Well, that pretty much narrowed it down to an attitude problem, which is usually a lot easier to fix than a horse with a fear issue. So our plan was to put him through the Horse Sensible Level 2 Groundwork program. The lessons in this level will accomplish two things: change his attitude, whereby he views us as the leader; and reinforce his response to give to basic pressures which ask him to move and take certain shapes.
At completion of Level 2 Groundwork, we proceeded to load Cruiser. These are the steps we took in the first training session on loading:
I ended the first session with him loading and unloading willingly. Always end a session on a positive note.
For the next couple of weeks I loaded him after his training session without a problem.
So the main take-aways for solving this problem are:
Over the years I have come to gain a real appreciation for the Vaquero methods of training a horse. They not only spent hours in the saddle every day, but went to great lengths to transition a horse to a finished, in-the-bridle mount. Their methods to eventually get a horse in a high port spade-type bit were admirable, but not very practical for most horse owners who are, by necessity, “weekend-warriors.”
I have been fortunate to have learned a practical method for advancing a horse to a spade bit in much less time than the Vaquero method. My program methodology also allows you to stop the advancement anywhere in the process and stay with a lesser bit should you so desire.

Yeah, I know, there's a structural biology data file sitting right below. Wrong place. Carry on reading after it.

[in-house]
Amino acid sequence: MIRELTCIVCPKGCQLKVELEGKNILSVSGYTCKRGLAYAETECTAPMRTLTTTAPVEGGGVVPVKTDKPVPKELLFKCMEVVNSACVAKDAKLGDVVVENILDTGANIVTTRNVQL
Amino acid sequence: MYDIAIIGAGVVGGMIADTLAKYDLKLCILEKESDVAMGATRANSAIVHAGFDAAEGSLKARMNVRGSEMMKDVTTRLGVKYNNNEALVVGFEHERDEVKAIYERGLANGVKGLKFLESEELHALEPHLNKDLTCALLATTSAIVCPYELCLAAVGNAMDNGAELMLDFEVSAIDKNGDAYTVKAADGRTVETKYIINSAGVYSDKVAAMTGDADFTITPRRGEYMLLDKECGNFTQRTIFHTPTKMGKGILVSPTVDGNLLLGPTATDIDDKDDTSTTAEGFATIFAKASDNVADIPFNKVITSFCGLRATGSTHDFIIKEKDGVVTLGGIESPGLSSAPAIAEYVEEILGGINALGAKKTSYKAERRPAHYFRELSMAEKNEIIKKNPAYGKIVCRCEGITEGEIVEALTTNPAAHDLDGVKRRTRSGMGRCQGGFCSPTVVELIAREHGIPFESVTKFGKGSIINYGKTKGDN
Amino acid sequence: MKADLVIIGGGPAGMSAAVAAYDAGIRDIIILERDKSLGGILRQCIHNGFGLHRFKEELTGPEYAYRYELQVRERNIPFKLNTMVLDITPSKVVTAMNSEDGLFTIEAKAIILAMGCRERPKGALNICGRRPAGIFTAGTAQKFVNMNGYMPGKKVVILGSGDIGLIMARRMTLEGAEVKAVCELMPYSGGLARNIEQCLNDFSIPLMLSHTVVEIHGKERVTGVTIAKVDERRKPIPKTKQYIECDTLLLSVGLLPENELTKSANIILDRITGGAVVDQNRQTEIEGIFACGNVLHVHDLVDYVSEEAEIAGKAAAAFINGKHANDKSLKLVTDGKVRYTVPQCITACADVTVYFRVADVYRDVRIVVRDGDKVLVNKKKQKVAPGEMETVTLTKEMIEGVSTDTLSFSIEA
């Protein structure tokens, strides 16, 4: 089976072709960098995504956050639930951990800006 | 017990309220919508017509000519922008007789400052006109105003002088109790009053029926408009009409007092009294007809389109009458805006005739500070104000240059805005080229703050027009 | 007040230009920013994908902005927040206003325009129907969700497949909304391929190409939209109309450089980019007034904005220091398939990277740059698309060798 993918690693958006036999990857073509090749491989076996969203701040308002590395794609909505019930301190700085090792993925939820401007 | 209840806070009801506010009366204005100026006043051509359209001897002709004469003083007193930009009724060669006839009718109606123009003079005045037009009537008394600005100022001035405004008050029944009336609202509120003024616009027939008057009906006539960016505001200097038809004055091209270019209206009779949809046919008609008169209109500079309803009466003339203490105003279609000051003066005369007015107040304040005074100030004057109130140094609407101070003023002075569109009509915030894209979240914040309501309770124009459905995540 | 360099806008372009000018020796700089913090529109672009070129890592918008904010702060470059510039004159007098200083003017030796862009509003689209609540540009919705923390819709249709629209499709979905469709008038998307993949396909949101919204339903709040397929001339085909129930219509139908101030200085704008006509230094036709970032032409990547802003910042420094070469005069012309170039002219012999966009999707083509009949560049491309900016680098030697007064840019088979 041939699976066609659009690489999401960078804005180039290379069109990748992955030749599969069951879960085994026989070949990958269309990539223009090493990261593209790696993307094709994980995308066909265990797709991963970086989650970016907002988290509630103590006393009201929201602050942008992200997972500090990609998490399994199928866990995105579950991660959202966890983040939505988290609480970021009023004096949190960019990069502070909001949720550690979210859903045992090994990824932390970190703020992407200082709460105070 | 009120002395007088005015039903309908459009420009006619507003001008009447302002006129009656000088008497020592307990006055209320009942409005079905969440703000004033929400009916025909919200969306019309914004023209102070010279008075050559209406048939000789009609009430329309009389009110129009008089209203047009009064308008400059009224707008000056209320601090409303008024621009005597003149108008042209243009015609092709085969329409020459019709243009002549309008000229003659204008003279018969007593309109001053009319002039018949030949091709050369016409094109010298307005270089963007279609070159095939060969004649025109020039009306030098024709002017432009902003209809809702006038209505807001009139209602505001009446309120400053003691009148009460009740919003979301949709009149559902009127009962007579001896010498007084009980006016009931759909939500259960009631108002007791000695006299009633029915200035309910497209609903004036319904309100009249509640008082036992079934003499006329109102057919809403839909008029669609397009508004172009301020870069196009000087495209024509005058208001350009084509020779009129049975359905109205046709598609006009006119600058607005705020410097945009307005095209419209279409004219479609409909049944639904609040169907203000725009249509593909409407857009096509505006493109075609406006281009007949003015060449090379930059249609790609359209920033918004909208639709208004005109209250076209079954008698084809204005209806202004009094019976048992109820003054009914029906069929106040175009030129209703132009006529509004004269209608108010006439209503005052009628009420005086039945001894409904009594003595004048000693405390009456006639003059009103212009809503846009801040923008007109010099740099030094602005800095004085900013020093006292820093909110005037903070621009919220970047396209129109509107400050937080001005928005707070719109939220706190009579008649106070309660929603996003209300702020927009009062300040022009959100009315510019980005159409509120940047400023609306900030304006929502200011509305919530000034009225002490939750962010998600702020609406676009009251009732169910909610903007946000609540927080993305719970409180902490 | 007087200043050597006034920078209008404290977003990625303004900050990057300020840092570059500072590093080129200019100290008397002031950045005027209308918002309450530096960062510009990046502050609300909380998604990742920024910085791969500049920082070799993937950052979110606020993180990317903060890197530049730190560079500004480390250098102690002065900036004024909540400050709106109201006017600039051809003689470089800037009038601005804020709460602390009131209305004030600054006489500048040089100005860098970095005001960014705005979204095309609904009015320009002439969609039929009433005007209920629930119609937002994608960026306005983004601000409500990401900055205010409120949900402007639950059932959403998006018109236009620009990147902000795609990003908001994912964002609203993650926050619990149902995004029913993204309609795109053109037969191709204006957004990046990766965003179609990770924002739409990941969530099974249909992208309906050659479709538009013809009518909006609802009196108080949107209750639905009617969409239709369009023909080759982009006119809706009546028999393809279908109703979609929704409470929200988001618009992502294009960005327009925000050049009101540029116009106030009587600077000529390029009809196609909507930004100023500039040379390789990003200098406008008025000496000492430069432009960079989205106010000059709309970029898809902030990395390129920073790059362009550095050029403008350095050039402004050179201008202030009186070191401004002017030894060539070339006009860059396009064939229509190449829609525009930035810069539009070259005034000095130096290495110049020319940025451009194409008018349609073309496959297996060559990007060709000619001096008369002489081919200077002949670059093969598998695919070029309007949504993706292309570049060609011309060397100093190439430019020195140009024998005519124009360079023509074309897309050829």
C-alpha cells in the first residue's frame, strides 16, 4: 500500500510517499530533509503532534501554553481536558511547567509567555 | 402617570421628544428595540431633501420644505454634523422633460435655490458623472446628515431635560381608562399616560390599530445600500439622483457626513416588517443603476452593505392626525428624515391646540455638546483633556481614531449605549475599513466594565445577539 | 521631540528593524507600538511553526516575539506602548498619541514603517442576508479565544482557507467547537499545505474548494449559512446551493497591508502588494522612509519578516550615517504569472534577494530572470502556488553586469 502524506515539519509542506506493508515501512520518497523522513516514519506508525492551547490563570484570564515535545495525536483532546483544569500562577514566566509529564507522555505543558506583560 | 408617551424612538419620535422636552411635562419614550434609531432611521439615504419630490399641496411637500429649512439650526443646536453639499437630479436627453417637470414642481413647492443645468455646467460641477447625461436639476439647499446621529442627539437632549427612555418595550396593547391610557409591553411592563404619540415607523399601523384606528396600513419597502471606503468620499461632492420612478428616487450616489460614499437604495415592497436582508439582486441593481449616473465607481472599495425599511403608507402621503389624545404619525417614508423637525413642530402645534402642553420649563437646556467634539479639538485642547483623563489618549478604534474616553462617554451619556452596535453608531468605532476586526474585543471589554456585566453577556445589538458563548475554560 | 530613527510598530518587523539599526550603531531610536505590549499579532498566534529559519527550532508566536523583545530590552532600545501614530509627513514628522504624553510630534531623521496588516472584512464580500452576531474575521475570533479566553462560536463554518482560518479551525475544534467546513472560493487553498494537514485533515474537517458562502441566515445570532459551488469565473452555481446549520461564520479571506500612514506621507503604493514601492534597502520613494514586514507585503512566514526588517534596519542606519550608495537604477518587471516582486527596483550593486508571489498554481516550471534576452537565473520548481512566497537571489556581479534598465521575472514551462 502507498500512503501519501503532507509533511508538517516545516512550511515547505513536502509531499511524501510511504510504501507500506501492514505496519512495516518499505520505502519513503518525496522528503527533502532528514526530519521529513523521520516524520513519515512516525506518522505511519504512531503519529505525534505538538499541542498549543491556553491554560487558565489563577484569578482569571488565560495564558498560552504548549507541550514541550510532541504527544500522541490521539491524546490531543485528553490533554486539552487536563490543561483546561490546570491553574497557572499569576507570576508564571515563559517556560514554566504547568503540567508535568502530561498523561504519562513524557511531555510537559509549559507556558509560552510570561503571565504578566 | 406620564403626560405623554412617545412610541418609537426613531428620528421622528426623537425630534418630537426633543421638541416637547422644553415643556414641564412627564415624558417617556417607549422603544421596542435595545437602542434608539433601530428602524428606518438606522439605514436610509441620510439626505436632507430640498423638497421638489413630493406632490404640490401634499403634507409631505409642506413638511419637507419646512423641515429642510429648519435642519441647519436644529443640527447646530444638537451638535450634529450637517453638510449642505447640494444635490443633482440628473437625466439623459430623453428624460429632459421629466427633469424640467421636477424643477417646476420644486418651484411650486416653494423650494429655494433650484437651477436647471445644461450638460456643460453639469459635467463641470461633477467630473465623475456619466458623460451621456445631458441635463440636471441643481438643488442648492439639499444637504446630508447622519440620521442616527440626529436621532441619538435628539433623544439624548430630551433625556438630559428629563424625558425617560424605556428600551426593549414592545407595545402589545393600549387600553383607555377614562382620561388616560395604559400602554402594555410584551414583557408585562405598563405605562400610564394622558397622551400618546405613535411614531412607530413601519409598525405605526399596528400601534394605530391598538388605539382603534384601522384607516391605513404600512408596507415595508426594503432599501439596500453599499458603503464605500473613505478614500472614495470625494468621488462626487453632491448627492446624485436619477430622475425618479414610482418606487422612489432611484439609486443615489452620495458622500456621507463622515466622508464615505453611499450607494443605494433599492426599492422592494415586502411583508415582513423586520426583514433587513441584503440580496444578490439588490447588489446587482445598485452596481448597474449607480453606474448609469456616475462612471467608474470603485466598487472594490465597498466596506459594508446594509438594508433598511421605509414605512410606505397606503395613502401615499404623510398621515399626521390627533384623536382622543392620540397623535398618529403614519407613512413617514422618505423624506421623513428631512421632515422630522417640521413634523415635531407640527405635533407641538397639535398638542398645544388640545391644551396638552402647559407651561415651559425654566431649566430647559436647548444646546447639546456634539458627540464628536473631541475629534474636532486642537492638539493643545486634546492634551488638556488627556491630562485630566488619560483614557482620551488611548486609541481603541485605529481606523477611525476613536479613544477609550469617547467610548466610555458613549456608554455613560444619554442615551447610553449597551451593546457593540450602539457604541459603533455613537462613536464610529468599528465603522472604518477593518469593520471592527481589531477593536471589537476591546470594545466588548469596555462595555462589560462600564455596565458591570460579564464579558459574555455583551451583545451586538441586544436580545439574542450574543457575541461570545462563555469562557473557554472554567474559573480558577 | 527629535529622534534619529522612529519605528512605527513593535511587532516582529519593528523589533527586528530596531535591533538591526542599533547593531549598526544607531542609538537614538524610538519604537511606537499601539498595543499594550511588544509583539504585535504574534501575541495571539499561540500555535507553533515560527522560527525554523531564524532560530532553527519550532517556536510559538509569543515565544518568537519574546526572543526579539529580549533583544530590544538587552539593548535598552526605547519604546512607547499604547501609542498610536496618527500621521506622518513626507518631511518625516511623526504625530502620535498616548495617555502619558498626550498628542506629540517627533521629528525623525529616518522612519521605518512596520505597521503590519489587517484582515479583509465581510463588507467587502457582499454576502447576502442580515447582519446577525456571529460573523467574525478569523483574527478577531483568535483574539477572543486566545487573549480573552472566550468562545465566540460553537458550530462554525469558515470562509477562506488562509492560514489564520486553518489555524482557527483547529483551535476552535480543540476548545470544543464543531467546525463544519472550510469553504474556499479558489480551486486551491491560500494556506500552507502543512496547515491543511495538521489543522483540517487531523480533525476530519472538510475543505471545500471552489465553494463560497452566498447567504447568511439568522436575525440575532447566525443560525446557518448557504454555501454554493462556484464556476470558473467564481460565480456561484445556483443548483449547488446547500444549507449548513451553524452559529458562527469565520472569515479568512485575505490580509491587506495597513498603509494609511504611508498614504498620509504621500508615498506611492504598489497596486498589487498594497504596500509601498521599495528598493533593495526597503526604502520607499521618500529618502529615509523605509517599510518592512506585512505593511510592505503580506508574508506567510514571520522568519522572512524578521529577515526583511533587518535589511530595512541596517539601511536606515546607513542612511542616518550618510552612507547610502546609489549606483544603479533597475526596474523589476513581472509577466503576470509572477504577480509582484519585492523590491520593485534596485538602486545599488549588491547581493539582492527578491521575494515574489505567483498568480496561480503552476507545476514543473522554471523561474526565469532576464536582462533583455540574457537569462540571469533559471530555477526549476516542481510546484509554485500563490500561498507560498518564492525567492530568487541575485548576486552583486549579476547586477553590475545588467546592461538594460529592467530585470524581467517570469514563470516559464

Many people question the use of a high port spade bit, believing it to be cruel, hard on a horse’s mouth, and only to be used on a horse that is hard to stop. This is a gross misconception. A snaffle bit is great for training, but the fact is, horses hate having their mouths tugged. When conditioned correctly, they enjoy packing a spade bit, due to the lightness that it creates when the rider has feel and light hands. I call it the power steering affect that your horse will appreciate.
Sequence of Bits in our Program
Our methods to condition horses to accept these bits incorporate bitting up exercises and recommended equipment specific for each of these bits.
We introduce neck reining in Level 4 of our program. We continue the same reining exercises through level 9 as we transition the bits as shown above. However, if your desire is to end your training at Level 3, you can still transition bits and continue working on reining exercises.
We teach neck reining by first making sure the horse will follow his nose. We want the horse to eventually tip his nose as soon as we lay the rein on his neck. We also get the horse to relate the rein and leg pressure. The timing of the neck and leg pressure is important. Most people error to the side of using to much leg pressure when they figure out the horse will move off of their leg. The exercises we teach for neck reining are: